Brodmann Area 22: A Brief Review of the Literature Part 2

Brodmann Area 22, Derived from Gray’s Anatomy 20th Edition 1918 Lithograph Reproduction, Public Domain

 

The brain is a complex structure and but can be organised according to several principles. One approach is to characterise the brain regions according to the microscopic properties of these regions.  More specifically the neurons are organised differently between regions. Some regions may contain unique types of neurons. This approach to understanding the organisation of the brain was proposed by the German Neuropathologist Korbinian Brodmann and resulted in the eponymously named Brodmann Area. There are 52 areas in all and I have covered other Brodmann Areas elsewhere in this Blog. This is the second in a series on one of these areas – Brodmann Area 22. A simple search strategy was adopted. The term ‘Brodmann Area 22’ was used to search in Medline using the PubMed interface. Relevant results were identified and included.

In an EEG study, a specialised method Electromagnetic Tomography was used to create a model of the source of discharges observed on the EEG in 22 subjects during and after a period of running on a treadmill. Fifteen minutes after the end of the exercise, BA22 was one of the regions showing a decrease in Alpha-2, Beta-1 and Gamma activity. The researchers in this study used depth electrode recording and an analysis of functional connectivity to characterise the responses of different areas to amplitude modulation. The researchers concluded that BA22 amongst other areas displayed evidence of response to amplitude modulation in both hemispheres (see also a study freely available here). In this study, researchers looked at people undergoing surgery for Temporal Lobe epilepsy using functional Magnetic Resonance Imaging to examine the functional connectivity between brain regions. They found that higher preoperative coupling between the Hippocampus and BA22 was associated with a postoperative reduction in verbal learning.

People with Schizophrenia were compared to controls in an fMRI study in which the researchers investigated changes in neural activity with an overlearning task. When the tasks become automatic, there are corresponding reductions in the activity in relevant brain regions. The researchers found this characteristic reduction in both controls and the people with Schizophrenia in a number of regions including BA22 suggesting that this method of learning is intact although changes in working memory in people with Schizophrenia have been identified in some studies. Advanced Glycation end products are compounds which accumulate in the brain with aging. In one study, the accumulation of AGE’s in BA22 was assessed in people who had been diagnosed with Alzheimer’s Disease compared to a control group. The researchers found the characteristic accumulation of AGE’s in the former group compared to the control group and this accumulation progressed through the early, middle and later stages of Alzheimer’s Disease.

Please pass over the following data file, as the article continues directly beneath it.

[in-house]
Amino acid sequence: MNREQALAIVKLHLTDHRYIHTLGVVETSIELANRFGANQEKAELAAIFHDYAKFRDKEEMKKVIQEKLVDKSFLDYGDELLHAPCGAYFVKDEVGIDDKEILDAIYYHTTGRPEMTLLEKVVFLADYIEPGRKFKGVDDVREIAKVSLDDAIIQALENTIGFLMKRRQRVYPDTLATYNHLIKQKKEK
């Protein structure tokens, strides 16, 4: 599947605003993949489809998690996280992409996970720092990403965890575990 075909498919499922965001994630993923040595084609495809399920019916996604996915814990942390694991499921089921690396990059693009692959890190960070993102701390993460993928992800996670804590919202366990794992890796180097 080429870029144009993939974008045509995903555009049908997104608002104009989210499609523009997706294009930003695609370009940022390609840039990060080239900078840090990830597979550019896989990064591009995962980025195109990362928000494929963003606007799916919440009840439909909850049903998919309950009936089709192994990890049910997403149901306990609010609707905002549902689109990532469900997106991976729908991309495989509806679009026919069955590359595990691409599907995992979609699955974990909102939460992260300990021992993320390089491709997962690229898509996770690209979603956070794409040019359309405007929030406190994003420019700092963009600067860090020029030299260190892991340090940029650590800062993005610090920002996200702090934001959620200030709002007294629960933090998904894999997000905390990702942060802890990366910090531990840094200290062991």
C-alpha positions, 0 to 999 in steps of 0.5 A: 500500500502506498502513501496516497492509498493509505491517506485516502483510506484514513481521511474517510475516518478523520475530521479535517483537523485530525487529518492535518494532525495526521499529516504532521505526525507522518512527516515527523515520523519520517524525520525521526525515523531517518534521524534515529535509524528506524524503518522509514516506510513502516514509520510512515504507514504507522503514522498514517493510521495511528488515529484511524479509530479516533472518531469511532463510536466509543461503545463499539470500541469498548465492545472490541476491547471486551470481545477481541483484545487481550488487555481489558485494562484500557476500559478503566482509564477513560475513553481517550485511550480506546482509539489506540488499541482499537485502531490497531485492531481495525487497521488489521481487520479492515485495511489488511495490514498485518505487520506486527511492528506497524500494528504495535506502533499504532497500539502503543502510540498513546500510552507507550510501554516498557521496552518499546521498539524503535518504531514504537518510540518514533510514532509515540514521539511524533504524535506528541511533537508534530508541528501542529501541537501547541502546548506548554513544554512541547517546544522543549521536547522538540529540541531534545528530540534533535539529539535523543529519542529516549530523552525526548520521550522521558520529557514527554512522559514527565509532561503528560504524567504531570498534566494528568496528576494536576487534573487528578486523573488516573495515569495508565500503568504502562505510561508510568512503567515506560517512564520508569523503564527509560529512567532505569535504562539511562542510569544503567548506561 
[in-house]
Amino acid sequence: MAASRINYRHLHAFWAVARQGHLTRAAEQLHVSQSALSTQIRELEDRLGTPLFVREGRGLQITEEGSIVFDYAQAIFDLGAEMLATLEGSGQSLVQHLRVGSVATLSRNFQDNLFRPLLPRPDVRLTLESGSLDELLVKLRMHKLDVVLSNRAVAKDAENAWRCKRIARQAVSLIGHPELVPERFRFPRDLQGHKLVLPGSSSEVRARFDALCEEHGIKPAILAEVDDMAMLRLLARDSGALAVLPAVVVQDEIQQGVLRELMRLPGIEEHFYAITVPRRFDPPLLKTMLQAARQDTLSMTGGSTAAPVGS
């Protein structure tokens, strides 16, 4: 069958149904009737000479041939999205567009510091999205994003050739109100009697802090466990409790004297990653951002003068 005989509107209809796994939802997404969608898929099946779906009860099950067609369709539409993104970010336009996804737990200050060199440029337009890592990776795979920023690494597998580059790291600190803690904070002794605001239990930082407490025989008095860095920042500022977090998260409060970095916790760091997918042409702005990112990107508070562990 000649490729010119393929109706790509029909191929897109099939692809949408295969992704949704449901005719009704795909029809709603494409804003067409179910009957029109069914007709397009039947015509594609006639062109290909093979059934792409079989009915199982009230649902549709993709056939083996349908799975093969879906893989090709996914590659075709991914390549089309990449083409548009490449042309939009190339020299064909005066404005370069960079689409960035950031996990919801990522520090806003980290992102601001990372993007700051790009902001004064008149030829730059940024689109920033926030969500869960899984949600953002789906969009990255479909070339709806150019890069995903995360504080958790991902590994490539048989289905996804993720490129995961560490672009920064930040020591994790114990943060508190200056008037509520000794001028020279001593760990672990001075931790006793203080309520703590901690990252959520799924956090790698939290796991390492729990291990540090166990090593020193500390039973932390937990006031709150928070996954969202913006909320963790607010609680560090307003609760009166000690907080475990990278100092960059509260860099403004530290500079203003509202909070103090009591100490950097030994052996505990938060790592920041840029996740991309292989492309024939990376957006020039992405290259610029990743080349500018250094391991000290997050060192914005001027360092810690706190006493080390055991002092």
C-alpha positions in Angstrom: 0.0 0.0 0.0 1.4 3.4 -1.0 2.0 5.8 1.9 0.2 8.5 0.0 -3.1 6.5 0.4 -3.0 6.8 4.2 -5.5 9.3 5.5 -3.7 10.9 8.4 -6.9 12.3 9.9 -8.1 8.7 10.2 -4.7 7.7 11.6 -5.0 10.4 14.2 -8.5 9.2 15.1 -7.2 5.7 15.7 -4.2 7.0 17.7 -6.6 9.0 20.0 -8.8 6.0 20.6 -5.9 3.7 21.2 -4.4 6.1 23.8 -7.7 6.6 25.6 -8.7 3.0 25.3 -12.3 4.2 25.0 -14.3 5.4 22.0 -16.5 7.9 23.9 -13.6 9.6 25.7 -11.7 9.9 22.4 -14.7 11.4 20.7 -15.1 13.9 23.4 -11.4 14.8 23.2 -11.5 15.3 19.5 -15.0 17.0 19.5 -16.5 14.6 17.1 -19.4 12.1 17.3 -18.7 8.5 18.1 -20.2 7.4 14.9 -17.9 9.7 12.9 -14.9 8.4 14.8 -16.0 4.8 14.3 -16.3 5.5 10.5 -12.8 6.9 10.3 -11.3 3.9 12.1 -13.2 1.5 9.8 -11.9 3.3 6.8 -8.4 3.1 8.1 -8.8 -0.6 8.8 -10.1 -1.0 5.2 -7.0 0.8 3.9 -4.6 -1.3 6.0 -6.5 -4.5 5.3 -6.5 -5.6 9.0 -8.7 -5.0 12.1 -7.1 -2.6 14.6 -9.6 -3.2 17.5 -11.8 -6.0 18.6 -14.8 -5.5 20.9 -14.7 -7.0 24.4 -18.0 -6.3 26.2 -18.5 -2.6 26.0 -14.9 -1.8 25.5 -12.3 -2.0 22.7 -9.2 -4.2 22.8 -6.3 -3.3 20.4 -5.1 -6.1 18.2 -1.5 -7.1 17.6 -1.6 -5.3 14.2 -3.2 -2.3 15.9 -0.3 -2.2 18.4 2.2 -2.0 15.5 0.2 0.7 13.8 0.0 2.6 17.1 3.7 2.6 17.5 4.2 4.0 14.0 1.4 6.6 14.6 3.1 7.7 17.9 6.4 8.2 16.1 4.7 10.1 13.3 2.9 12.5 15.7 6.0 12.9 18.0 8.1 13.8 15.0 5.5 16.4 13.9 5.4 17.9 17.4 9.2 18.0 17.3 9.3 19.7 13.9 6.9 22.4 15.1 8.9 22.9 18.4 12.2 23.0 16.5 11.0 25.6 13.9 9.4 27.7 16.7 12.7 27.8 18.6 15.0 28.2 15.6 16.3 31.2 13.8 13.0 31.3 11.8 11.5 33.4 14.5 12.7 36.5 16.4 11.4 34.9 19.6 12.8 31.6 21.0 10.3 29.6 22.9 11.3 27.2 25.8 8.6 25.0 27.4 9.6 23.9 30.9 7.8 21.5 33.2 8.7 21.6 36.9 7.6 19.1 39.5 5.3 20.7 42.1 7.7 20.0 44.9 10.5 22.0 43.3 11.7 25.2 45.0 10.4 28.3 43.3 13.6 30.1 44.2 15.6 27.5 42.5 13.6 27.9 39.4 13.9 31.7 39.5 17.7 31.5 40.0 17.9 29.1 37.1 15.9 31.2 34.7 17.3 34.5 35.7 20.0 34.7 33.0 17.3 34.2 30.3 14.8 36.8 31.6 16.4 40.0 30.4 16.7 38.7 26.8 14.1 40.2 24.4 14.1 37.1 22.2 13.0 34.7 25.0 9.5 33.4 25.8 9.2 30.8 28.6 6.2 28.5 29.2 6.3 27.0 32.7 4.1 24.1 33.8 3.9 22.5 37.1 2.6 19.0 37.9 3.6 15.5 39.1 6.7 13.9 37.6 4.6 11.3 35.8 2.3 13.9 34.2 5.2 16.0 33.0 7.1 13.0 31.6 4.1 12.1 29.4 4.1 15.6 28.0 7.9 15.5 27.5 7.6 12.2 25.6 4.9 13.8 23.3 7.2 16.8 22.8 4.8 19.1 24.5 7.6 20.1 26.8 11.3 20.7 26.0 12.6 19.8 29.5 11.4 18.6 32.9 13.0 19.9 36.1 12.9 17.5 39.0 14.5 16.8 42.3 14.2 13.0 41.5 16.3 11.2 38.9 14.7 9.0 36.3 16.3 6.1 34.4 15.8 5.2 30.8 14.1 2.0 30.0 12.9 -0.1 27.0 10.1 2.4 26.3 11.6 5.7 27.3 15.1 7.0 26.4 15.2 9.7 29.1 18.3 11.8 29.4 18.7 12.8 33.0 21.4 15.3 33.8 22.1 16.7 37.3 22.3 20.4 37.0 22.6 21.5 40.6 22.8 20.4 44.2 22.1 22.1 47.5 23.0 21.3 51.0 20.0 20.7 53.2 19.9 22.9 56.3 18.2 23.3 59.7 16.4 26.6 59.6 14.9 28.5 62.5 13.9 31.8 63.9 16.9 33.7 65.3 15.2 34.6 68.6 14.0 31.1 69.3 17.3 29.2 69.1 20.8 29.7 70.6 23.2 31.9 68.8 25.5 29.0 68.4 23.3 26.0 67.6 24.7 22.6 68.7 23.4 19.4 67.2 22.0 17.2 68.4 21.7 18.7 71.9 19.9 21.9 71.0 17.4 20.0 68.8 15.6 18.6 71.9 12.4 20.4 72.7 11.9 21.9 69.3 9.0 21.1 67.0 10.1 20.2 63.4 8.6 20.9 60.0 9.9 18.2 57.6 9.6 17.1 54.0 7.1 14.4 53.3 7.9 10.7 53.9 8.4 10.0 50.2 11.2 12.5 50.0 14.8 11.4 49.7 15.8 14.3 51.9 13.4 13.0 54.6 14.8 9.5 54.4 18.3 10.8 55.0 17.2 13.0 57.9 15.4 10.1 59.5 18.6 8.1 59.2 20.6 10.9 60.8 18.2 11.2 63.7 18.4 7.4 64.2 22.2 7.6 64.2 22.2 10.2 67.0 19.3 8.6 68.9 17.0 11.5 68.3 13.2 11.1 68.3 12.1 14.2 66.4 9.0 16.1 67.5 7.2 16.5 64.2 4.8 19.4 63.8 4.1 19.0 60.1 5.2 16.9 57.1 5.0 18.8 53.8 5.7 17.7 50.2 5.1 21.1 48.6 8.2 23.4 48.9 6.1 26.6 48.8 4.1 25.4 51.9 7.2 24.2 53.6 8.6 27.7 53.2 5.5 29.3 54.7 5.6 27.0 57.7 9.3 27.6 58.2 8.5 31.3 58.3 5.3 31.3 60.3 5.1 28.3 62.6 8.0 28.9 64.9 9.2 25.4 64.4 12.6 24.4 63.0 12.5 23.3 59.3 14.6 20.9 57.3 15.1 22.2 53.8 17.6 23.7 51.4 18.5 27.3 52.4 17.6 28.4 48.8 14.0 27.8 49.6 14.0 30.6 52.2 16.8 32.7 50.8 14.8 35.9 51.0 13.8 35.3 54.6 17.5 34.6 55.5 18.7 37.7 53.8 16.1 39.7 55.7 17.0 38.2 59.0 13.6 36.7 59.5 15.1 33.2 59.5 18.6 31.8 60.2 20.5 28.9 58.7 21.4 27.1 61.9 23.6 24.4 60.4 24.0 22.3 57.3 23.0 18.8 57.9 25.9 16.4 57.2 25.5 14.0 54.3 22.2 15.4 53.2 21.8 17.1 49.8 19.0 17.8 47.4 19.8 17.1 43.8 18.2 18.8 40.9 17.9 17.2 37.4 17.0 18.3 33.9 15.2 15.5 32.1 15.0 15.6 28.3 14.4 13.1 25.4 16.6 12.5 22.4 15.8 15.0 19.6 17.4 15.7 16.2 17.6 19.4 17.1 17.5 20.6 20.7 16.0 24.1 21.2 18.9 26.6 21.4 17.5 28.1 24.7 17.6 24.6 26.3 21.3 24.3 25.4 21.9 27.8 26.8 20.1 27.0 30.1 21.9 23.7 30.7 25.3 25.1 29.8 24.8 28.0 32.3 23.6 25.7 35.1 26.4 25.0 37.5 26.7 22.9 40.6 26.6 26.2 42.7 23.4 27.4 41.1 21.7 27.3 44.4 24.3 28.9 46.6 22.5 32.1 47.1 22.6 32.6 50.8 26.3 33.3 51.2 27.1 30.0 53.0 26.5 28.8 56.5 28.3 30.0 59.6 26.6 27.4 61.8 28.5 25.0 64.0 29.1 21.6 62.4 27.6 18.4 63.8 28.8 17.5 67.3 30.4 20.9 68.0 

Appendix

Brodmann Area 22: A Brief Review of the Literature – Part 1

An index of the site can be found here. The page contains links to all of the articles in the blog in chronological order. Twitter: You can follow ‘The Amazing World of Psychiatry’ Twitter by clicking on this link. Podcast: You can listen to this post on Odiogo by clicking on this link (there may be a small delay between publishing of the blog article and the availability of the podcast). It is available for a limited period. TAWOP Channel: You can follow the TAWOP Channel on YouTube by clicking on this link. Responses: If you have any comments, you can leave them below or alternatively e-mail justinmarley17@yahoo.co.uk. Disclaimer: The comments made here represent the opinions of the author and do not represent the profession or any body/organisation. The comments made here are not meant as a source of medical advice and those seeking medical advice are advised to consult with their own doctor. The author is not responsible for the contents of any external sites that are linked to in this blog.

6 thoughts on “Brodmann Area 22: A Brief Review of the Literature Part 2

  1. Pingback: Brodmann Area 22:A Brief Review of the Literature – Part 3 « The Amazing World of Psychiatry: A Psychiatry Blog

  2. Pingback: Brodmann Area 22:A Brief Review of the Literature – Part 4 « The Amazing World of Psychiatry: A Psychiatry Blog

  3. Pingback: Brodmann Area 22:A Brief Review of the Literature – Part 4 « The … | Literature Blog

  4. Pingback: Brodmann Area 22:A Brief Review of the Literature – Part 5 « The Amazing World of Psychiatry: A Psychiatry Blog

  5. Pingback: Brodmann Area 22:A Brief Review of the Literature – Part 5 « Marc T Farina

  6. Pingback: Neuroanatomy Resources (Last Updated 7.4.12) « The Amazing World of Psychiatry: A Psychiatry Blog

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